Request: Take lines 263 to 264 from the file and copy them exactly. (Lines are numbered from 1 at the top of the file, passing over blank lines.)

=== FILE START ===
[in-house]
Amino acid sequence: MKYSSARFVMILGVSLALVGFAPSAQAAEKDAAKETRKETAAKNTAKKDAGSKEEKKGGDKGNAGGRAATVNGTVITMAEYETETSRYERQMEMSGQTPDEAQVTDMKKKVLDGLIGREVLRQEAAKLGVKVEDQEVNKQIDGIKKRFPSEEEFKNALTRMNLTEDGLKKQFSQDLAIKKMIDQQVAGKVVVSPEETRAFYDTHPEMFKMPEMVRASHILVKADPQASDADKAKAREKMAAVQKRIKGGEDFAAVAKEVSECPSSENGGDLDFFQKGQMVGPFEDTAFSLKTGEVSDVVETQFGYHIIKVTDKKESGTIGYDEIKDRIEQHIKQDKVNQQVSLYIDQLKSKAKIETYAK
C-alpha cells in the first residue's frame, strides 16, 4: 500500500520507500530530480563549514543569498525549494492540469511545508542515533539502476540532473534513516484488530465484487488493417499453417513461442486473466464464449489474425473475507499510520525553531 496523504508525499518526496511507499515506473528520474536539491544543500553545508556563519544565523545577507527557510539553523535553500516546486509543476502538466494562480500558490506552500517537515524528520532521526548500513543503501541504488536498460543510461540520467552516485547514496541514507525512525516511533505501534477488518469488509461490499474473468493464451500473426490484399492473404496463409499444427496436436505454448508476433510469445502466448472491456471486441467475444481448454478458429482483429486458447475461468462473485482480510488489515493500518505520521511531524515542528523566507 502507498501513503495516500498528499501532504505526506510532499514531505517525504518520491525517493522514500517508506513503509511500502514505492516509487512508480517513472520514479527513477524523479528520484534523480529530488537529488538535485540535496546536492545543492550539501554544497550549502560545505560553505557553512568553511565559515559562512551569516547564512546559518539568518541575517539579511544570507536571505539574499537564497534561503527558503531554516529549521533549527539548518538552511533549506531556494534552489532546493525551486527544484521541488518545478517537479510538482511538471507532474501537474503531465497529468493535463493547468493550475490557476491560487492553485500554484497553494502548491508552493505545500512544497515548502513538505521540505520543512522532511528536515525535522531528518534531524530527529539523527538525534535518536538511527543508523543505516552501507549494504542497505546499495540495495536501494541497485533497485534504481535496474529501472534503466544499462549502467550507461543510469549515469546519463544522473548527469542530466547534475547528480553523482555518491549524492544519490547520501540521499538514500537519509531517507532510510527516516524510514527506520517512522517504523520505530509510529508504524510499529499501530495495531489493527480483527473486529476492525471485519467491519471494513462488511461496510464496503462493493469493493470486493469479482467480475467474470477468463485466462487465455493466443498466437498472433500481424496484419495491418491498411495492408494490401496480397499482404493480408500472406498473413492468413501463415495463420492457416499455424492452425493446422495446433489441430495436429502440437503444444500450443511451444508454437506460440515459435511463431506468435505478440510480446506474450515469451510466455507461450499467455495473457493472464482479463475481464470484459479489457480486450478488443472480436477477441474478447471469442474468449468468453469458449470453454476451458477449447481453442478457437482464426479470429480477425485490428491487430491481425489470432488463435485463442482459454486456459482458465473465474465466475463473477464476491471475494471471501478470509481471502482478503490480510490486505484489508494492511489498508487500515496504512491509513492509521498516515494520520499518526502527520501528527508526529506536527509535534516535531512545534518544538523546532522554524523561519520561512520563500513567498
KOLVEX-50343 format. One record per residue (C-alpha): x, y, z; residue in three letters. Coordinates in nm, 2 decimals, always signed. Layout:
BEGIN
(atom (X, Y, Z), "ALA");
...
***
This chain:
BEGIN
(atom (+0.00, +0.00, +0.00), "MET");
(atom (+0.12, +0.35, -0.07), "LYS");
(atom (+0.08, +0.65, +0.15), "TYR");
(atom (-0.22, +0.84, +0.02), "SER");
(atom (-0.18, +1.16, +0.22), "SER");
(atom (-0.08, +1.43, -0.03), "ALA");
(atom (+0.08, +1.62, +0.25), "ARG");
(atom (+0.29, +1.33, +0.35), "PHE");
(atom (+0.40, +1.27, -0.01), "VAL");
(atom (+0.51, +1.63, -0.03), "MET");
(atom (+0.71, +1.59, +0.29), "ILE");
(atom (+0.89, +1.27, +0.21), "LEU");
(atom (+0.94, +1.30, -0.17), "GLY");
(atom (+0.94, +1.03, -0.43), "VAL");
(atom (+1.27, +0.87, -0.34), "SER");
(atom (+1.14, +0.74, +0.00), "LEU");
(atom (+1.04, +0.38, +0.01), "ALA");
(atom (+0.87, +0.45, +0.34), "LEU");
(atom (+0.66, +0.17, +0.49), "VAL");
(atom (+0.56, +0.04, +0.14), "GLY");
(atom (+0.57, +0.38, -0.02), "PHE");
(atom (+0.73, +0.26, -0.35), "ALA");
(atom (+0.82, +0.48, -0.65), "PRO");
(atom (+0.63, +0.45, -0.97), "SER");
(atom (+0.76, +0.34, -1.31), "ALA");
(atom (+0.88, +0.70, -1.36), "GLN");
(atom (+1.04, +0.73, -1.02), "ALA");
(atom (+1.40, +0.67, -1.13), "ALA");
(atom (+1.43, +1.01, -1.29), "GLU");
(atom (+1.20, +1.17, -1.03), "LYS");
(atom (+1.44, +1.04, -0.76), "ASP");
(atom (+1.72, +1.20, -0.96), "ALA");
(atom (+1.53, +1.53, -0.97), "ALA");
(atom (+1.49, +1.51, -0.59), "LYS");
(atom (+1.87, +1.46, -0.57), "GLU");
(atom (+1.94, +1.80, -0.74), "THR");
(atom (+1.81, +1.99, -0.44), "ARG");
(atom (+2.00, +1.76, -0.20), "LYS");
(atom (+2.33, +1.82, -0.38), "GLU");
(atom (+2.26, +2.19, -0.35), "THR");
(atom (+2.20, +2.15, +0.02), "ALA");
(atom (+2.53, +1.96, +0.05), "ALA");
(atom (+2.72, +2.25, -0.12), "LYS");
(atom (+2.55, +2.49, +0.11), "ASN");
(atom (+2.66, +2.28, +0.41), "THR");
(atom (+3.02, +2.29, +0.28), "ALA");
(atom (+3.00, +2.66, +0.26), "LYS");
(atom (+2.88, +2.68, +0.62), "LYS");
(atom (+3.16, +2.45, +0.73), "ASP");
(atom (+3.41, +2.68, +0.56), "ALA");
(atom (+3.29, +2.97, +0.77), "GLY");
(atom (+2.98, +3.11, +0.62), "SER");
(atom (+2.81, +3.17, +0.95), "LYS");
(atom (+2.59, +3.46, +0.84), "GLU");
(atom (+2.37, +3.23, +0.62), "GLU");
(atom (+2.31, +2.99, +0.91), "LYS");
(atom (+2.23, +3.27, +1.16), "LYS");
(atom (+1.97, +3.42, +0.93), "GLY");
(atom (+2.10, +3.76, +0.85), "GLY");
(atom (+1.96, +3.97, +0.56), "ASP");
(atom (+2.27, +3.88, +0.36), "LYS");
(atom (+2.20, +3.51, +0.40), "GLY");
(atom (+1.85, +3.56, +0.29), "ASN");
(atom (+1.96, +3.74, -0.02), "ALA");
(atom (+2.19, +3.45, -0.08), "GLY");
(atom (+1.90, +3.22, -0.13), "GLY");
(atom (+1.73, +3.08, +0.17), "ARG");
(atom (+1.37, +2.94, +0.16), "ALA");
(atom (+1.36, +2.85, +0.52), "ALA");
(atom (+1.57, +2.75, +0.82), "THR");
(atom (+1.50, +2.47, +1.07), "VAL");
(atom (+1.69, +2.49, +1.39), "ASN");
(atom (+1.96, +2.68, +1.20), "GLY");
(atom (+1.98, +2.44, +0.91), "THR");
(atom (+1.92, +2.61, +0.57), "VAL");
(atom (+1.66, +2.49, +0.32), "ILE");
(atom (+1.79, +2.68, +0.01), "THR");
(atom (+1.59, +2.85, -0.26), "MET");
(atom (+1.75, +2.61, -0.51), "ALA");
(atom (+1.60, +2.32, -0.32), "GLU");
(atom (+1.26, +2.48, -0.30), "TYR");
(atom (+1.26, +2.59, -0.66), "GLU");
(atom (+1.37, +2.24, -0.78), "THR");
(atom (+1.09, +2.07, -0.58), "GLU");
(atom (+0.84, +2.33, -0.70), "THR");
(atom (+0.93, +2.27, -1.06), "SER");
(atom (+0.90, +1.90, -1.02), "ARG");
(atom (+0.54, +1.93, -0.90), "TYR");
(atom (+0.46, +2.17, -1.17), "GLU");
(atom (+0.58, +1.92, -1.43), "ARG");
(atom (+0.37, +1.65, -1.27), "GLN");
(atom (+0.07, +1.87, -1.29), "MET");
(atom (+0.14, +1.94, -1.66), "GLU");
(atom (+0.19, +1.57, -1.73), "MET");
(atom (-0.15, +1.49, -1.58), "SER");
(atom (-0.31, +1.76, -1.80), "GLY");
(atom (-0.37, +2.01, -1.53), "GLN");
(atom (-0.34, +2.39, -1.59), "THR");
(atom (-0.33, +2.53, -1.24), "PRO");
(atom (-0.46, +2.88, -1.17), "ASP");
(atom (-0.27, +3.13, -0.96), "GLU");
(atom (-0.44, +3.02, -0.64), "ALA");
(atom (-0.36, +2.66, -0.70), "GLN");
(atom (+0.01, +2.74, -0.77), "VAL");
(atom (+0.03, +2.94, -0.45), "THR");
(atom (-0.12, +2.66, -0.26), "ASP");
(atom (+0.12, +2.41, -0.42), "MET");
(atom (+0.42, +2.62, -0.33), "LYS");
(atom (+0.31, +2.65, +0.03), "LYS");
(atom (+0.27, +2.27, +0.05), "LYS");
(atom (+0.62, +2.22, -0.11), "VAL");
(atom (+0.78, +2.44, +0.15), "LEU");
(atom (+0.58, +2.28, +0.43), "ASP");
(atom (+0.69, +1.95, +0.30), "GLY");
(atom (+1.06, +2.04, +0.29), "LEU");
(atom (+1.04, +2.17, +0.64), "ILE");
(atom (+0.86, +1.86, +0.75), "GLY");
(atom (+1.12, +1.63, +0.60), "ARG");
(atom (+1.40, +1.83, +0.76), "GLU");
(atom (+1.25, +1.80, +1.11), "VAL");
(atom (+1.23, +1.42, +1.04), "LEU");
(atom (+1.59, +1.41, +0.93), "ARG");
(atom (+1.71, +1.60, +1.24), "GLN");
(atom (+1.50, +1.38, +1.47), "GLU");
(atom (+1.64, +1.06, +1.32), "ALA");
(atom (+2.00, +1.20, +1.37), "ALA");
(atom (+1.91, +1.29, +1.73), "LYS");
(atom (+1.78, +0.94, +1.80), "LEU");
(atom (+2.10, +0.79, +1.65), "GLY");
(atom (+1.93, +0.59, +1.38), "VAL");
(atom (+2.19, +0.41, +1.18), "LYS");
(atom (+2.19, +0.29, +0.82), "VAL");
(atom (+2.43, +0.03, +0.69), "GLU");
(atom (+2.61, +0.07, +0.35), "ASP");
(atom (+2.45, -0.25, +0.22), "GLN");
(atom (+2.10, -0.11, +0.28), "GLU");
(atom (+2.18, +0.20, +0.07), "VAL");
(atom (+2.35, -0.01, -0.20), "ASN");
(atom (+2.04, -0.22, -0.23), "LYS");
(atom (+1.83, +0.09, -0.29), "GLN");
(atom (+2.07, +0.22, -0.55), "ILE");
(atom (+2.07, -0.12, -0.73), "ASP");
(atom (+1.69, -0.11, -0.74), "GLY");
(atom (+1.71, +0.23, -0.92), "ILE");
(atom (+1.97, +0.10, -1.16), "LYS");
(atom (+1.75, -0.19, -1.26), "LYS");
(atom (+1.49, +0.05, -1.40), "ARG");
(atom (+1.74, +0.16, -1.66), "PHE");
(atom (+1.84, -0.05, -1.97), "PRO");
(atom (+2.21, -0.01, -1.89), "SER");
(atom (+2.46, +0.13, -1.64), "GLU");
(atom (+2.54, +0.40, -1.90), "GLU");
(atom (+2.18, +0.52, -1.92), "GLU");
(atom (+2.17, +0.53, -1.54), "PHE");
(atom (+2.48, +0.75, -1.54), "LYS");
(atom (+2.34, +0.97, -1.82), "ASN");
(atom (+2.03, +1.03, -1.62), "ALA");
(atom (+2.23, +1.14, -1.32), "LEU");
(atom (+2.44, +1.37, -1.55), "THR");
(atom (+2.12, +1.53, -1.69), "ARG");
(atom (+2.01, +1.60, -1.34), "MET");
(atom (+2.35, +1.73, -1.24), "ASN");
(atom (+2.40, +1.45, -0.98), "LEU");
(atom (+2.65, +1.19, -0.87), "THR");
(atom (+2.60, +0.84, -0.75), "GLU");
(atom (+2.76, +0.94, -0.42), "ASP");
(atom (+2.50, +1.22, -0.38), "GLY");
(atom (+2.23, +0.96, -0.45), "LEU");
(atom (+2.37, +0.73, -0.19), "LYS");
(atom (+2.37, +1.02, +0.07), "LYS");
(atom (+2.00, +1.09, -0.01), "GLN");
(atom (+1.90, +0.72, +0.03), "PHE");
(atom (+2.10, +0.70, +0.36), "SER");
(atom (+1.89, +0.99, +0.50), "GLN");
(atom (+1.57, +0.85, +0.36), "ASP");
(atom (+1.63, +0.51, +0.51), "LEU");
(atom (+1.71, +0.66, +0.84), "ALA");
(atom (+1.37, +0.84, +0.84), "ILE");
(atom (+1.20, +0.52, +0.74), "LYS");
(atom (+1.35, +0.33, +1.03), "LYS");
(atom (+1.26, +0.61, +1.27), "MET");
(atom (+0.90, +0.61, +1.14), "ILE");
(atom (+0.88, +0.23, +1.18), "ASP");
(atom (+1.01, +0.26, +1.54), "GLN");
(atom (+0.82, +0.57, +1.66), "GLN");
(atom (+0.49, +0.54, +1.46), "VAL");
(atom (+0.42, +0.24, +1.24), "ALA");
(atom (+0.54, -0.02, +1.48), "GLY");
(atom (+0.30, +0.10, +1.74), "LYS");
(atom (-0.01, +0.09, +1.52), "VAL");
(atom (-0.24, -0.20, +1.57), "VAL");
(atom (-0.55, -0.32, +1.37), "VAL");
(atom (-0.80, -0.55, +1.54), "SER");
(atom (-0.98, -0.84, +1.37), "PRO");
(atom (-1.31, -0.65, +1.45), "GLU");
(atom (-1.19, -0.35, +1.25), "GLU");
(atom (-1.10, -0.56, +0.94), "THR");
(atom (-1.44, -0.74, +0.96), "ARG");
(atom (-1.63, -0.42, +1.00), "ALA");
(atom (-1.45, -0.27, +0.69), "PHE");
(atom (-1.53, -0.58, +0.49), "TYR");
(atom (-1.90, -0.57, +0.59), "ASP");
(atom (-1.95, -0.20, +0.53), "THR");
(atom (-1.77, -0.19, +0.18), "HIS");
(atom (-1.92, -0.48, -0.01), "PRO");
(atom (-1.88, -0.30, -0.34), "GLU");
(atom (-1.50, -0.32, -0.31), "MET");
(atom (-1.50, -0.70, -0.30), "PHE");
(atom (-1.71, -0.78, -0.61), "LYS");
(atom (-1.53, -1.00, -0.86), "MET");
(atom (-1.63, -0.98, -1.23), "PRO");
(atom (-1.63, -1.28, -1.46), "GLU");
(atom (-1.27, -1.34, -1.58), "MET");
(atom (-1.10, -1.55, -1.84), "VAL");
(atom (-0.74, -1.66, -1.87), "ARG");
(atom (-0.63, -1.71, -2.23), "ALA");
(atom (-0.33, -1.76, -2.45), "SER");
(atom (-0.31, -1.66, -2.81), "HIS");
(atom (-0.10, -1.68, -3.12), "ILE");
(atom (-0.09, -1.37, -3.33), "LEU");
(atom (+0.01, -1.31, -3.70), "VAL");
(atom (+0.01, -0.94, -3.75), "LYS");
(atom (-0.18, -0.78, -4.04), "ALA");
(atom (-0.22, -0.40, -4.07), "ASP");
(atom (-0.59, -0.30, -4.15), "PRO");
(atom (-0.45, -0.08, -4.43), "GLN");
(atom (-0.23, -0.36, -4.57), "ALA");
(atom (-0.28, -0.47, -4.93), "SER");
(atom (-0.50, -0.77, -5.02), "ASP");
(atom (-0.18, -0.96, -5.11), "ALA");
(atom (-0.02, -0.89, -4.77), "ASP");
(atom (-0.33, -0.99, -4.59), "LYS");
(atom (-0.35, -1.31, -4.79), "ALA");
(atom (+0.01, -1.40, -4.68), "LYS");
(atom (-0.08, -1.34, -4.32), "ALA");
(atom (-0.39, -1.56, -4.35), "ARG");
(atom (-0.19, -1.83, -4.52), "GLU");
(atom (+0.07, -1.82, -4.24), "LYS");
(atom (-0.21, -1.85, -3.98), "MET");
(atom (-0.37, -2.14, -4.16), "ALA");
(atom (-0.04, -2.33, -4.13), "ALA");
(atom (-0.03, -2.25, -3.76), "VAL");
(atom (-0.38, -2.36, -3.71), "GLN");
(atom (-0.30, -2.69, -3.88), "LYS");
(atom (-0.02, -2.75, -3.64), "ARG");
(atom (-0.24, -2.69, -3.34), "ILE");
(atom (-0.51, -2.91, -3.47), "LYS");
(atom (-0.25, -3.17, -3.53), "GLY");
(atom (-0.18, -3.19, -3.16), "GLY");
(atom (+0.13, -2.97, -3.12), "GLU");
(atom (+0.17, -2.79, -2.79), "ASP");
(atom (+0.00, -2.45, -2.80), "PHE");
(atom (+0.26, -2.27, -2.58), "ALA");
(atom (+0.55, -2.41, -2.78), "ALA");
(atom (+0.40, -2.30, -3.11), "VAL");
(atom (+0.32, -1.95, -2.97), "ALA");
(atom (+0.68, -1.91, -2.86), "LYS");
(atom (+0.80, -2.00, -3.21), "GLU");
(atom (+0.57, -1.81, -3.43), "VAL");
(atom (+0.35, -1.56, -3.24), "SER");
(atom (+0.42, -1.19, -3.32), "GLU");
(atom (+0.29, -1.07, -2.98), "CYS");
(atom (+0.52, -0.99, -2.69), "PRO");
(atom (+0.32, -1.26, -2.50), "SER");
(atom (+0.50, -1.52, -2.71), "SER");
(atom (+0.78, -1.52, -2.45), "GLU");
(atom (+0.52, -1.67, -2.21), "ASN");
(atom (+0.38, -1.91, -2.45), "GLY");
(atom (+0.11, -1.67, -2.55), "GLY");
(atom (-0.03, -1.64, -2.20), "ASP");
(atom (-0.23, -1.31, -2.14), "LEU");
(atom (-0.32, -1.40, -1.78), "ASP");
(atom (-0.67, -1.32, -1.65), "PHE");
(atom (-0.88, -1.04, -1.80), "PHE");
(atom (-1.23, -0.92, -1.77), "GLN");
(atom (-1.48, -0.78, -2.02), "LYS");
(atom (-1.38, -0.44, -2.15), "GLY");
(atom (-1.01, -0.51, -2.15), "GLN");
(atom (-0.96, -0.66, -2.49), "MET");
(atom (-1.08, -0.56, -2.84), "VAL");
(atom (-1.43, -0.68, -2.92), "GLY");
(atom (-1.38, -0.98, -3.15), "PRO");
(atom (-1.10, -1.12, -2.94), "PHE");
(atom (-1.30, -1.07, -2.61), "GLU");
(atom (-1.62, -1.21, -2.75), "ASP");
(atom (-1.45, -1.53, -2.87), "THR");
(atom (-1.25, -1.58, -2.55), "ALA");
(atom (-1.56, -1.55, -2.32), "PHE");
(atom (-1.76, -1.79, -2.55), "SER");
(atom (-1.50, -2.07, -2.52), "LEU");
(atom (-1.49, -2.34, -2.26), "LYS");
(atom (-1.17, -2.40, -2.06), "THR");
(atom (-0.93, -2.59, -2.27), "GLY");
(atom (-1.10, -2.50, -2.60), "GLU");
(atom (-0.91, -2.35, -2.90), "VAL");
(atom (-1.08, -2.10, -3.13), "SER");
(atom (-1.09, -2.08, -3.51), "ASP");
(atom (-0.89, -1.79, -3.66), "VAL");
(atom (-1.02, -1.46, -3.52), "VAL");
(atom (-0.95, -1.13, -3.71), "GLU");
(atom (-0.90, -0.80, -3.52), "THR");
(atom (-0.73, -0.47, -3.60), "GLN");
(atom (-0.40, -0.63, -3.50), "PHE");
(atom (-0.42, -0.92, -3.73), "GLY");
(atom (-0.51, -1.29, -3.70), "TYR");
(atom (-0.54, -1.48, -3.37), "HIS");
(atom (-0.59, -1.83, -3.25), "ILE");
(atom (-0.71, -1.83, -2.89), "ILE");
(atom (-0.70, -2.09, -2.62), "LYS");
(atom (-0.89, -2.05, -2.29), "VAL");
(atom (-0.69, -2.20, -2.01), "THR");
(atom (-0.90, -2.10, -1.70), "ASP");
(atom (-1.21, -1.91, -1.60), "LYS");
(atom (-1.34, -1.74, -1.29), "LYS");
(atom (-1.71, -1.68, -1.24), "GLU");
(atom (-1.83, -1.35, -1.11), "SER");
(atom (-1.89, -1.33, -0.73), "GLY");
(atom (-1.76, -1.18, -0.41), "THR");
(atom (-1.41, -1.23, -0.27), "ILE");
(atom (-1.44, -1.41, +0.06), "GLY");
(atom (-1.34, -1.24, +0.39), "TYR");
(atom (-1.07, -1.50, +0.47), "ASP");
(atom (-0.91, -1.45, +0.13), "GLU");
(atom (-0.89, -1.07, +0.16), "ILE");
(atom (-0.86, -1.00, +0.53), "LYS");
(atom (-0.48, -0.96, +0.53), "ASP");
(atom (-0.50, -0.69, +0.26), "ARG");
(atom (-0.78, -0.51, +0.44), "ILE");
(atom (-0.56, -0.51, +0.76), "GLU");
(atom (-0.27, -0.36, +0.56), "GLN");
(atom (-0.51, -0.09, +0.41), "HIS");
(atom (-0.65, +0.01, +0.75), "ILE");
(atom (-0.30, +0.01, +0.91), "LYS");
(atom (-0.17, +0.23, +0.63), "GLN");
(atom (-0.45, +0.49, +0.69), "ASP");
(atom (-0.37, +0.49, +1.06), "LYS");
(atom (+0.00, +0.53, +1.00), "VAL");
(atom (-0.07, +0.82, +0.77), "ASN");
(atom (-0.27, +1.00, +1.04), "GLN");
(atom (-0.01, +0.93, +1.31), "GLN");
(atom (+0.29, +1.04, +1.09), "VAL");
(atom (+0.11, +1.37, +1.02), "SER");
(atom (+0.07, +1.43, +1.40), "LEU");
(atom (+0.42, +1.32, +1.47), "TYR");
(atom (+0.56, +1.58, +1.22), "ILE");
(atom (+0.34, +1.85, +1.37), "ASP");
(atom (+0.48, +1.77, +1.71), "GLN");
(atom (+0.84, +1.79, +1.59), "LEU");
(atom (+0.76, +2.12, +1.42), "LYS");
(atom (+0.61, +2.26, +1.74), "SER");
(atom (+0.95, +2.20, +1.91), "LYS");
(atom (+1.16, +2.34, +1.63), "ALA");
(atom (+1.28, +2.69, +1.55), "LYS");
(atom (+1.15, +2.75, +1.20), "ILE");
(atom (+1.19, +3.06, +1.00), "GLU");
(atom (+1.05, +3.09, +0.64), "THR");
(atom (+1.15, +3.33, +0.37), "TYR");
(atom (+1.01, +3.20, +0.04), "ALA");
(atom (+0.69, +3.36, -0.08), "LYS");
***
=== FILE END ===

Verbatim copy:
(atom (+0.26, -2.27, -2.58), "ALA");
(atom (+0.55, -2.41, -2.78), "ALA");